cabinetry & countertops: on the cheap & beautiful

After months of building an addition and transitioning one of our garage spaces into a mudroom, the finishes were coming together and the end was in sight. I talked about our plan for the floors last week and this week it’s all about the cabinetry and countertops.

We decided to go cheap simple on those elements, because it is a mudroom, after all. Hopefully, we are going to do a major kitchen remodel soonish, so I’d rather spend the money there than in mudroom cabinetry and countertops. I also knew we could accessorize boring cabinets with hardware, so I didn’t spend too much time worrying about it.

The finished product wasn’t quite what I had initially pictured; I mean, perfect world would have been refurbished, painted cabinetry that felt like a 1900’s farm house. But, sticking within reason, these prefab cabinets were a super simple solution that provided decent storage for all of the what-nots that live in a mudroom. Maybe we might change this at some point, but for now, it gets the job done.

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Basic cabinetry waiting to be dressed up with hardware.

We decided to only do the one upper cabinet because we want a rod extending from the cabinet to the wall for hanging freshly washed items. I thought the easiest solution would be a tension rod – I got a pretty and substantial one from Target, that’s technically a shower curtain rod. After having that damn thing fall down, I don’t know how many times, we’ve decided to table it and come up with something else.

Countertops were a bit trickier because there are just endless options and we didn’t have a clear vision of what that should be. First we had to narrow down the material. Here’s a great countertop breakdown on function and price of various materials. In our research, we learned that laminate countertops have gotten quite sophisticated and they’re still the most obvious cost effective option. I read a handful of reviews that described today’s laminate countertops as not your mother’s formica.

So formica it is… but now, do we want to go with solid white, white with flecks of gray, or maybe gray with flecks of white or what about something with a wood grain or a faux marble finish??? It’s enough to make you lose your marbles or give you a drinking problem. I was terrified of it looking like the laminate countertops of childhood. You know… like this.

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This vision is almost enough to scare you off of the idea of laminate. Via.

When our contractor stopped by to see if we’d made a selection, we still didn’t know what we were going to do. And then it hit me: we needed faux butcher block in a dark stain, to bring a little warmth into the space to offset the gray floors and white cabinetry. Though we hadn’t considered that type of option in our wine-fueled sample viewing the night before, there was a sample that looked promising. A google image search confirmed that we were headed in the right direction with Old Mill Oak.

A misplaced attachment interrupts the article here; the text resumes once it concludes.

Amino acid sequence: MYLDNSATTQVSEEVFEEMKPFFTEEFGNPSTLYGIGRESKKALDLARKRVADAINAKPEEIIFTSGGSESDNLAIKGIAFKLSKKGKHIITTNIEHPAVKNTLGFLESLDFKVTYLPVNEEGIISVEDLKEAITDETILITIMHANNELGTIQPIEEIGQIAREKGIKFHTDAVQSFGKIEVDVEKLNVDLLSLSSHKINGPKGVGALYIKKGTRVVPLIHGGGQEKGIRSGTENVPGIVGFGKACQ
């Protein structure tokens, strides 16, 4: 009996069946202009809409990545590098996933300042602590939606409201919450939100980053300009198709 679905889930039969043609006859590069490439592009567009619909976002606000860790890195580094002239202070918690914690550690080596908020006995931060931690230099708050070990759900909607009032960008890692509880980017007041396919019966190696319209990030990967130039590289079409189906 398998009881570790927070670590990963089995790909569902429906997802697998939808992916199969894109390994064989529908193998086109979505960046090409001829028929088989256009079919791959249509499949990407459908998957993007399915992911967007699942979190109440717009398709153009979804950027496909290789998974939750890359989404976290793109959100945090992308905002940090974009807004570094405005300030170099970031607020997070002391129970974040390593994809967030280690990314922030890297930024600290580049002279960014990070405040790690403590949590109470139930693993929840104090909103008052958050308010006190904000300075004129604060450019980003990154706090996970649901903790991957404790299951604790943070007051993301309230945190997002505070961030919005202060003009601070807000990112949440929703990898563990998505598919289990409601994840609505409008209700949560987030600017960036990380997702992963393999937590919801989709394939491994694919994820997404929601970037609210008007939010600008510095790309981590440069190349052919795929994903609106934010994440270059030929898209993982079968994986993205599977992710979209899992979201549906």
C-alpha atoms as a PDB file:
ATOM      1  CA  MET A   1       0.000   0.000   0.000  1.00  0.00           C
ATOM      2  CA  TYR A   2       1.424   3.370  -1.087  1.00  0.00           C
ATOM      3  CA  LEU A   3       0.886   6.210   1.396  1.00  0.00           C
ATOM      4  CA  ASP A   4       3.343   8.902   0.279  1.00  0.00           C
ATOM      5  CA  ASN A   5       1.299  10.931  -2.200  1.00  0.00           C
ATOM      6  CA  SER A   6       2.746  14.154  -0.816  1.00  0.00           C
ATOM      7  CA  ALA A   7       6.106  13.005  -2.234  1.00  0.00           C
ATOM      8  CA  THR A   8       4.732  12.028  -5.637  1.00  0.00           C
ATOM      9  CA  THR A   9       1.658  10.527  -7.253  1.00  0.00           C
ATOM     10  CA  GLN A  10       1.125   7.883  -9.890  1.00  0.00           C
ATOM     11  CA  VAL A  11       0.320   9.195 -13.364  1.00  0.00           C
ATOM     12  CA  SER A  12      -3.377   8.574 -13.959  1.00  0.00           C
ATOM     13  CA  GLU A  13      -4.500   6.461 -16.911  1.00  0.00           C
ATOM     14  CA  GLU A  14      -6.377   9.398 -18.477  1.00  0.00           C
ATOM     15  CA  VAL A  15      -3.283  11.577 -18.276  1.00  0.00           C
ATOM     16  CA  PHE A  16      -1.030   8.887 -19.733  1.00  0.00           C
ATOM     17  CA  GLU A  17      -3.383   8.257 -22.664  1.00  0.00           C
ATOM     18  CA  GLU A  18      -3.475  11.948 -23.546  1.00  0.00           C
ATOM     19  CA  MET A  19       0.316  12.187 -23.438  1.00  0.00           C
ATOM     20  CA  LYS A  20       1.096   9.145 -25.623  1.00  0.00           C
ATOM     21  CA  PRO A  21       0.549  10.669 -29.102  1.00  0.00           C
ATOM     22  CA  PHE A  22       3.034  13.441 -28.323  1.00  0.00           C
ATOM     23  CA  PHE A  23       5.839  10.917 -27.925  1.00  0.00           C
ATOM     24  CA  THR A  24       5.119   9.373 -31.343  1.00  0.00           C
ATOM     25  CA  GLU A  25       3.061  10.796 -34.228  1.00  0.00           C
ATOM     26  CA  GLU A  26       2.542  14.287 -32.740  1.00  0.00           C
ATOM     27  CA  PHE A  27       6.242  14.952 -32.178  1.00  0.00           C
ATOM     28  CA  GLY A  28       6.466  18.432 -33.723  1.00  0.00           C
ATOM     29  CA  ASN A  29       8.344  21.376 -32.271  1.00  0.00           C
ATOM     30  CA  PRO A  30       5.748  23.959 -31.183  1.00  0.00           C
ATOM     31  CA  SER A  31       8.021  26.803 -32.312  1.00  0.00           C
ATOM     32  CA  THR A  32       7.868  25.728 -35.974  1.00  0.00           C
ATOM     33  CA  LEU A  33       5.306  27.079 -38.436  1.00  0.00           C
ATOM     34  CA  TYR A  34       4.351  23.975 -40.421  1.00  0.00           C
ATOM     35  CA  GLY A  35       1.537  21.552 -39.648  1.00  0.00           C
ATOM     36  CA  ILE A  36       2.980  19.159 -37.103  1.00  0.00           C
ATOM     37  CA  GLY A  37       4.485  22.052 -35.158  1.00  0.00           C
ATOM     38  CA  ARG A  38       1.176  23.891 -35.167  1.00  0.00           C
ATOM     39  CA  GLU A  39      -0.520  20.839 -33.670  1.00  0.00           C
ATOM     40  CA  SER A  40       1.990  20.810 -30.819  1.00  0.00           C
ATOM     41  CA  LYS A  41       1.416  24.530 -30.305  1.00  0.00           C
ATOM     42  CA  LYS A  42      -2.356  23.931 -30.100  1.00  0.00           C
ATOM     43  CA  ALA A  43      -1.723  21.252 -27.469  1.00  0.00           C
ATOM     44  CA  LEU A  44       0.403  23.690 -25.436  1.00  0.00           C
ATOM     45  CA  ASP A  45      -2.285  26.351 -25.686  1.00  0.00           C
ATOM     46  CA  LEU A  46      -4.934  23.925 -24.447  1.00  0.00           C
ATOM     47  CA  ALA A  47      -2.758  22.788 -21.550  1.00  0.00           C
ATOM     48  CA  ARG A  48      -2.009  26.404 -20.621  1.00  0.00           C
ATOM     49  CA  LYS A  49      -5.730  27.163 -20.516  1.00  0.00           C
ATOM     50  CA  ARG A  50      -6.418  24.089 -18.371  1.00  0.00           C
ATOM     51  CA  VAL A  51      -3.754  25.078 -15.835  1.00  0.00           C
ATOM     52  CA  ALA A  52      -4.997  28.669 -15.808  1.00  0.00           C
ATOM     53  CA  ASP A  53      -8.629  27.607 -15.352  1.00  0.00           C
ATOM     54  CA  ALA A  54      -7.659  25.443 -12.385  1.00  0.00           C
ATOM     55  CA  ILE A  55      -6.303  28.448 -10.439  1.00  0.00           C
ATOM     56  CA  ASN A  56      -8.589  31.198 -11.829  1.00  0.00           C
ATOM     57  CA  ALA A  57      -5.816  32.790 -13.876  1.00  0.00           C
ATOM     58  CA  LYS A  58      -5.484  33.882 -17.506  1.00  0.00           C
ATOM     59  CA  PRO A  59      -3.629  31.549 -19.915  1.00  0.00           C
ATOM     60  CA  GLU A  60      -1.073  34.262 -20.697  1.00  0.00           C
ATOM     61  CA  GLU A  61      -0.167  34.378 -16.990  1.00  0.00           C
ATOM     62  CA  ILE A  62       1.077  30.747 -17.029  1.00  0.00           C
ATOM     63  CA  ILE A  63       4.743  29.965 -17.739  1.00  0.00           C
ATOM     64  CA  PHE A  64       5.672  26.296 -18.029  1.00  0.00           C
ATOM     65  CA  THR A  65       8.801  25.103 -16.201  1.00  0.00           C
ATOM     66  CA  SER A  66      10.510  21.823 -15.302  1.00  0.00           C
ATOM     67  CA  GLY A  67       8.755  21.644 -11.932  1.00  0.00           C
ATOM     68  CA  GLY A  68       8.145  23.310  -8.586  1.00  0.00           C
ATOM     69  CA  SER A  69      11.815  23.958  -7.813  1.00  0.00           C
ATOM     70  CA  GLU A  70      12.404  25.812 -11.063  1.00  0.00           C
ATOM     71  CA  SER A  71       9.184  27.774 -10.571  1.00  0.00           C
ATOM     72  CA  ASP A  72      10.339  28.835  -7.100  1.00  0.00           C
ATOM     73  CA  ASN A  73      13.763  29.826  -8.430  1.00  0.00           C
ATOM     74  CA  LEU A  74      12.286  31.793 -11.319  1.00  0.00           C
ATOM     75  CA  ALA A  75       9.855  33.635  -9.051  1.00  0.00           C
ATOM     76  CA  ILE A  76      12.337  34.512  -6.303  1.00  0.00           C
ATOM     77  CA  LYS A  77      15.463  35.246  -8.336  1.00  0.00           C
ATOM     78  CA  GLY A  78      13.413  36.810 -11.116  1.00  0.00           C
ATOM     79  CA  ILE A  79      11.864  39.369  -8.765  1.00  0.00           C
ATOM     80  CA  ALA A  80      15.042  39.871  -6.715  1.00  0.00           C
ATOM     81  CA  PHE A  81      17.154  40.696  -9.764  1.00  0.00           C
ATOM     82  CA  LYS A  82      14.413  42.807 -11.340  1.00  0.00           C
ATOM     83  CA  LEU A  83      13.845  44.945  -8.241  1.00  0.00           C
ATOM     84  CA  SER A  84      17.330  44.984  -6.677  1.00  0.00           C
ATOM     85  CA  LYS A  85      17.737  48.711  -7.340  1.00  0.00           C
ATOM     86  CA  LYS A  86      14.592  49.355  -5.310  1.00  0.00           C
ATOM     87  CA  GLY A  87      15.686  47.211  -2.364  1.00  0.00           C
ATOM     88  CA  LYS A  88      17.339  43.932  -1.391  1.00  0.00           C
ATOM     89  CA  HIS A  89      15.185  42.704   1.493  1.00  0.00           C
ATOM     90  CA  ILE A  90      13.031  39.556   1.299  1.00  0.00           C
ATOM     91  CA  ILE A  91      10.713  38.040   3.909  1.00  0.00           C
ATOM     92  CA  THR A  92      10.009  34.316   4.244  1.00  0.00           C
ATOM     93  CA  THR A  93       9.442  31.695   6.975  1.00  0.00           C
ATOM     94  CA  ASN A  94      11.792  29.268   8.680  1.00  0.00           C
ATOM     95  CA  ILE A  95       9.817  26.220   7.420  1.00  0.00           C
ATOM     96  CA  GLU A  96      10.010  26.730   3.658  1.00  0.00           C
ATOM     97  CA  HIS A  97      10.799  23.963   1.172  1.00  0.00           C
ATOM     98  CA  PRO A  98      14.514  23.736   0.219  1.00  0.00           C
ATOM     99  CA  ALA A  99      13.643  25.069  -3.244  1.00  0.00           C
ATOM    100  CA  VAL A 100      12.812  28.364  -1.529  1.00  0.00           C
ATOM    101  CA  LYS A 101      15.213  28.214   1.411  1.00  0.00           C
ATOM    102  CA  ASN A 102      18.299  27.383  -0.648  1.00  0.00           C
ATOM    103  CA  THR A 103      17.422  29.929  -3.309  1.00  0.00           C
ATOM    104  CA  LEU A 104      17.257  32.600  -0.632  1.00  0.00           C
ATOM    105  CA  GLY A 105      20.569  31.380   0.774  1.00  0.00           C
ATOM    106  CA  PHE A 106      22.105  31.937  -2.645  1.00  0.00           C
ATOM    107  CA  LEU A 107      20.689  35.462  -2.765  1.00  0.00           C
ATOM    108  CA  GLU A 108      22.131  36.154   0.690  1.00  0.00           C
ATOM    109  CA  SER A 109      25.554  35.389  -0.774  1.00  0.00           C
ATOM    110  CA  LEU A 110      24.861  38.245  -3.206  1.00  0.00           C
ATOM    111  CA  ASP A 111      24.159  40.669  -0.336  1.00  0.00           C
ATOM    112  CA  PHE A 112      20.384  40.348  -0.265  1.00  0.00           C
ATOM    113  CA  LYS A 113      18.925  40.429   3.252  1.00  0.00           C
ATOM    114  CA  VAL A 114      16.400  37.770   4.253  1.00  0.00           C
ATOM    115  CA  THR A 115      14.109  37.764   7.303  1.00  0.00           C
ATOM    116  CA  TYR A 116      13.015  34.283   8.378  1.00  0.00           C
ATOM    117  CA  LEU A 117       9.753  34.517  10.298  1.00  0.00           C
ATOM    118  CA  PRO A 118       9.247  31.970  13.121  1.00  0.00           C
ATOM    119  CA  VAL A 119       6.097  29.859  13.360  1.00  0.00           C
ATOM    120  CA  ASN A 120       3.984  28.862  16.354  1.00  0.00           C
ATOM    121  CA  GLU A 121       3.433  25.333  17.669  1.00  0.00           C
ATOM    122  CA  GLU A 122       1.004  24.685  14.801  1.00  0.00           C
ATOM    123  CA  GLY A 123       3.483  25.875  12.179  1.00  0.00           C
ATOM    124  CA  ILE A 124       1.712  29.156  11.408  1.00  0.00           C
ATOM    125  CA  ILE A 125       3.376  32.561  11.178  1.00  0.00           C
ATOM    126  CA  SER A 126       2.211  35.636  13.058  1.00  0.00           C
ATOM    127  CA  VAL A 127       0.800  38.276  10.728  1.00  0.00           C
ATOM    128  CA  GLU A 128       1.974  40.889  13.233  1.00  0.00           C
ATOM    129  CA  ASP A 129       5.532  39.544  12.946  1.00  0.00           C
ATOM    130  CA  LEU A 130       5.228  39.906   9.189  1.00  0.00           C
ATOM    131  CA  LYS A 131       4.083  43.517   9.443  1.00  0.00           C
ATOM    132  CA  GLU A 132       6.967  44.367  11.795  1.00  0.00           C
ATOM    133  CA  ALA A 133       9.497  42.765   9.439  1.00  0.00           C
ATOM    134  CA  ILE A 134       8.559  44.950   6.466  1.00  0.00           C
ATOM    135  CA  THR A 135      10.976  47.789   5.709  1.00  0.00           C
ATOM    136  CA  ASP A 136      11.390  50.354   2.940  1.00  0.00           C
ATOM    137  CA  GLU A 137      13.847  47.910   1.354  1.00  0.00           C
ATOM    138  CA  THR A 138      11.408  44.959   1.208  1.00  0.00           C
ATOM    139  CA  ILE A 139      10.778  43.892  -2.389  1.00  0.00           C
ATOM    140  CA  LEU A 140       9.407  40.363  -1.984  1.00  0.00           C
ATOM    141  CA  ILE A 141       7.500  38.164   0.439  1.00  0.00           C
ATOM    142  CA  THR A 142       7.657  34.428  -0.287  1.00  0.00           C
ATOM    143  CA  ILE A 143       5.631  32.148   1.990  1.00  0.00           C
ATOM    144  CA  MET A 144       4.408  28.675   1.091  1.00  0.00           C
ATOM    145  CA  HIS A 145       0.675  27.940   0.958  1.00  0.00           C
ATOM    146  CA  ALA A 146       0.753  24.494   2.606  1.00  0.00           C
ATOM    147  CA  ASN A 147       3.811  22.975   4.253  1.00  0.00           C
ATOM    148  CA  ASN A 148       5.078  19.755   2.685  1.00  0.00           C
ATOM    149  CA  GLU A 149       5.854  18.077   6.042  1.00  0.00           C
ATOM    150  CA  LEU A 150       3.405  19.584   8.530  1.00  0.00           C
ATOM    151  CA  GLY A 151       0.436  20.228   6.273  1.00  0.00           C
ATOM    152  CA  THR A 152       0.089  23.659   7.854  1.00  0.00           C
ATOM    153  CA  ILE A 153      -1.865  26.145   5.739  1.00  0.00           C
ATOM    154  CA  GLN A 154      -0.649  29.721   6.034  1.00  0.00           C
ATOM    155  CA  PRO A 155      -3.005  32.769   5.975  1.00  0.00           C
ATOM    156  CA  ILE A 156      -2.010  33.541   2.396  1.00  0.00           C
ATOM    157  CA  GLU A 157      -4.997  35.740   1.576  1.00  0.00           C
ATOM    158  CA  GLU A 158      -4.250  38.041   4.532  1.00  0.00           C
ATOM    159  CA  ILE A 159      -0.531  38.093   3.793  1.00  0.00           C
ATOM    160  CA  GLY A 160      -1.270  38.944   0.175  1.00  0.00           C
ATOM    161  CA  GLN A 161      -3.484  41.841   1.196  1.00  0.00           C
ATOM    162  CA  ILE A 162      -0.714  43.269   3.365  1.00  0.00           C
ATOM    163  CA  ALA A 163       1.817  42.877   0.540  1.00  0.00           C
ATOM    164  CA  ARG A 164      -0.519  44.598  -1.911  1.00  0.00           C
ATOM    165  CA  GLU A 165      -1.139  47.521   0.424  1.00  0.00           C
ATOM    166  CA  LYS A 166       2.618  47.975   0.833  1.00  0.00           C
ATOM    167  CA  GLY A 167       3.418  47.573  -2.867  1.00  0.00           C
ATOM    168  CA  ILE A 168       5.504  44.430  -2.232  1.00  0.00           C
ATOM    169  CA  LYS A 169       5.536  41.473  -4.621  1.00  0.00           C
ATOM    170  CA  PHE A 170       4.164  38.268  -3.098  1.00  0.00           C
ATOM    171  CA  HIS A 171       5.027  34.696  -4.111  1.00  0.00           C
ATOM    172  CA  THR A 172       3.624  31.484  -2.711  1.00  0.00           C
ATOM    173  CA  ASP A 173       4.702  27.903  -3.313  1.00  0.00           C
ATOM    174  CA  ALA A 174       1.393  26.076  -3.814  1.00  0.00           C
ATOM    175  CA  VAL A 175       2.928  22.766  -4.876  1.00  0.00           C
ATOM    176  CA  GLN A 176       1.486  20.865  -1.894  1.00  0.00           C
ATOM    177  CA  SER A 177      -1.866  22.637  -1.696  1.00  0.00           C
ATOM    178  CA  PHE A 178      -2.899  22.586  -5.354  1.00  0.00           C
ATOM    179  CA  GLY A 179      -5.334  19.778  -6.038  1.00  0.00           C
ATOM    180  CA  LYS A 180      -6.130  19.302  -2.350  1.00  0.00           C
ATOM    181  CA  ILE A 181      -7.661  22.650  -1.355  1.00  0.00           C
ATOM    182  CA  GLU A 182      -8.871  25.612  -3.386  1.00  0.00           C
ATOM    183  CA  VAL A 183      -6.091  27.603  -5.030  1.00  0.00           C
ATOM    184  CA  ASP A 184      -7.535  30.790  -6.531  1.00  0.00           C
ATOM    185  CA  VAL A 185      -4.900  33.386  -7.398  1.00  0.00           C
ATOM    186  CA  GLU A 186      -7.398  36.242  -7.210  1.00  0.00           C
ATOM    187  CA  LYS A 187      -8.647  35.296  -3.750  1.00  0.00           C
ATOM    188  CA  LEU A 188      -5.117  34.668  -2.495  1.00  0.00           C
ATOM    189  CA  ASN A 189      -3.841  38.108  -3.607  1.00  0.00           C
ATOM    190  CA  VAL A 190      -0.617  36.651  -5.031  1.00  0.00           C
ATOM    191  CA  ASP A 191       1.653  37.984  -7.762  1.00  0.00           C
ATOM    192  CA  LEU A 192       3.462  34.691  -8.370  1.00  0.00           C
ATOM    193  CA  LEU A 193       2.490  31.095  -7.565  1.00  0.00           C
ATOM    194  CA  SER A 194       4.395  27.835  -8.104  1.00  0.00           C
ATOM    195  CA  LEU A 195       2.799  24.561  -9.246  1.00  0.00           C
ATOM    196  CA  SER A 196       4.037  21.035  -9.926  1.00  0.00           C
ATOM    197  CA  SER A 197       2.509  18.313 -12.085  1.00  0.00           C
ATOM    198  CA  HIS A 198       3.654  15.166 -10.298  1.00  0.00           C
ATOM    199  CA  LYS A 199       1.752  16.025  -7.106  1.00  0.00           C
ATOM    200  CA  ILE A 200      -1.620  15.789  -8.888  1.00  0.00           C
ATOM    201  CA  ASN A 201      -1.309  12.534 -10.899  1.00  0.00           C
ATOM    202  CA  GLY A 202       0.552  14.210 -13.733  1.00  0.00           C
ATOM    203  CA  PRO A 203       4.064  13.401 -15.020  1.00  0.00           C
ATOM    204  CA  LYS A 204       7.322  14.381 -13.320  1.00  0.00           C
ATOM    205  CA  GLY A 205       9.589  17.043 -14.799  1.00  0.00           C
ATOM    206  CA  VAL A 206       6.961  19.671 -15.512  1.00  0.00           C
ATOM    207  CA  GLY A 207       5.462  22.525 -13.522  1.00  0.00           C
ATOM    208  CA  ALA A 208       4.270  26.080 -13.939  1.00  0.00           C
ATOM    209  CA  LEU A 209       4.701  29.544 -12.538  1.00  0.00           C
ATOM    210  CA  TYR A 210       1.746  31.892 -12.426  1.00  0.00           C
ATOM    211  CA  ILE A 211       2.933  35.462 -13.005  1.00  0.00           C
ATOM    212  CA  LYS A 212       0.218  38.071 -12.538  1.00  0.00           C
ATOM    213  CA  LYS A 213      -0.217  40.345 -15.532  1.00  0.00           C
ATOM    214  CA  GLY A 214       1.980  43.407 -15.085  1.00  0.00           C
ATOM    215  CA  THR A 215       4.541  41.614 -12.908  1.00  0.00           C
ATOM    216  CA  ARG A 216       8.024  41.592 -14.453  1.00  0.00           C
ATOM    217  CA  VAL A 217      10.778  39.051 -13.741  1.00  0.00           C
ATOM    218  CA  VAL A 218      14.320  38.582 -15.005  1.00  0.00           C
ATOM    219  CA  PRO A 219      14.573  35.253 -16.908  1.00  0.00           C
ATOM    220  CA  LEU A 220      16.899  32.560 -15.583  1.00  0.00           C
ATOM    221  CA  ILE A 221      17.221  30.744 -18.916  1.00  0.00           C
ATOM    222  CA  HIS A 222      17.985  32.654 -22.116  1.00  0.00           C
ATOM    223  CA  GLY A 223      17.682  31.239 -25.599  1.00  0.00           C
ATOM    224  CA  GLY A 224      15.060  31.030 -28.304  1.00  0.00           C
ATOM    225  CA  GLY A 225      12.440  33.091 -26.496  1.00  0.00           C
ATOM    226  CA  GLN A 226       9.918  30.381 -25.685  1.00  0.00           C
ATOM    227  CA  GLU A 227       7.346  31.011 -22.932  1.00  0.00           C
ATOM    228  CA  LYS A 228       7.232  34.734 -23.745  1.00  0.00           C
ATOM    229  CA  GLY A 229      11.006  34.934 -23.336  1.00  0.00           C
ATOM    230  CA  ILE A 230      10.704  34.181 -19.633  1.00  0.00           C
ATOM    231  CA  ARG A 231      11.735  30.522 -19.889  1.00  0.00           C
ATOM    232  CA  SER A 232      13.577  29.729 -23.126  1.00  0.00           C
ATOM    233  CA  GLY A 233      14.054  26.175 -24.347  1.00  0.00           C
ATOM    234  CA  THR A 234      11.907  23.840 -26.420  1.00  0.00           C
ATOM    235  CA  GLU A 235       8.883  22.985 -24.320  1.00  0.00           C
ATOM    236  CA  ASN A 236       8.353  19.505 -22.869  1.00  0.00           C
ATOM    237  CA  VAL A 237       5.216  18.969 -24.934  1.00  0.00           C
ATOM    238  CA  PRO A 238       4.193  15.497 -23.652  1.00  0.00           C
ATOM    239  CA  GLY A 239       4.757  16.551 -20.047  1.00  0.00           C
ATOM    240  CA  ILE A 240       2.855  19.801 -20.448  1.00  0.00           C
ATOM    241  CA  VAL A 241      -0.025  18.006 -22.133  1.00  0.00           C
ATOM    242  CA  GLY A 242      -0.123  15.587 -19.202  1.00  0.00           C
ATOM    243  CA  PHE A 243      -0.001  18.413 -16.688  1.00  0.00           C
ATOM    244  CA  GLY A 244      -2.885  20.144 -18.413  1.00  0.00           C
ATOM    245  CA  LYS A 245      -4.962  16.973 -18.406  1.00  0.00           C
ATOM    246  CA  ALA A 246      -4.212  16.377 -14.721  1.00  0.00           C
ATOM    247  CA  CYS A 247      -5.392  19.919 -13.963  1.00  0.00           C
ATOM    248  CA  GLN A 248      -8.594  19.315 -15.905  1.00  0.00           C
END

With a little emotional support from our contractor/family friend, who assured me that we would not end up with edges that resemble the scary laminate of yesteryear, We felt comfortable pulling the trigger. {Holds breath and hopes for the best.}

Voila!

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Old Mill Oak laminate countertops with gold cabinetry hardware, pre-install.

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Our completed laundry space in the new mudroom.

I’m super happy with the way it turned out. We will probably end up putting some open shelving in that space where the tension rod wouldn’t stay put. Then we can potentially secure a legit rod from the shelving. Maybe a basic white shelf with pretty gold supports?

Next up… my favorite part of this space, the PANTRY!!!

xoxo

 

2 thoughts on “cabinetry & countertops: on the cheap & beautiful

  1. Rachna David says:

    Hey!!!
    I am thinking of doing the kitchen island in old mill oak. The exact one you have used…and nobody is able to answer this question for me. What is the feel of the countertop???? Plasticy or smooth like wood. Any help will be really appreciated. Thanks in advance.

    Like

    • laurenlehmancarter says:

      I would say it’s not at all plasticy. It’s smooth but there’s a little bit of texture too it so it has more of a wood grain feel. Although when you tap on it or look closely, you can definitely tell it’s not actual wood. Does that make sense? I love it and don’t have any complaints at all! Hope this helps!

      Like

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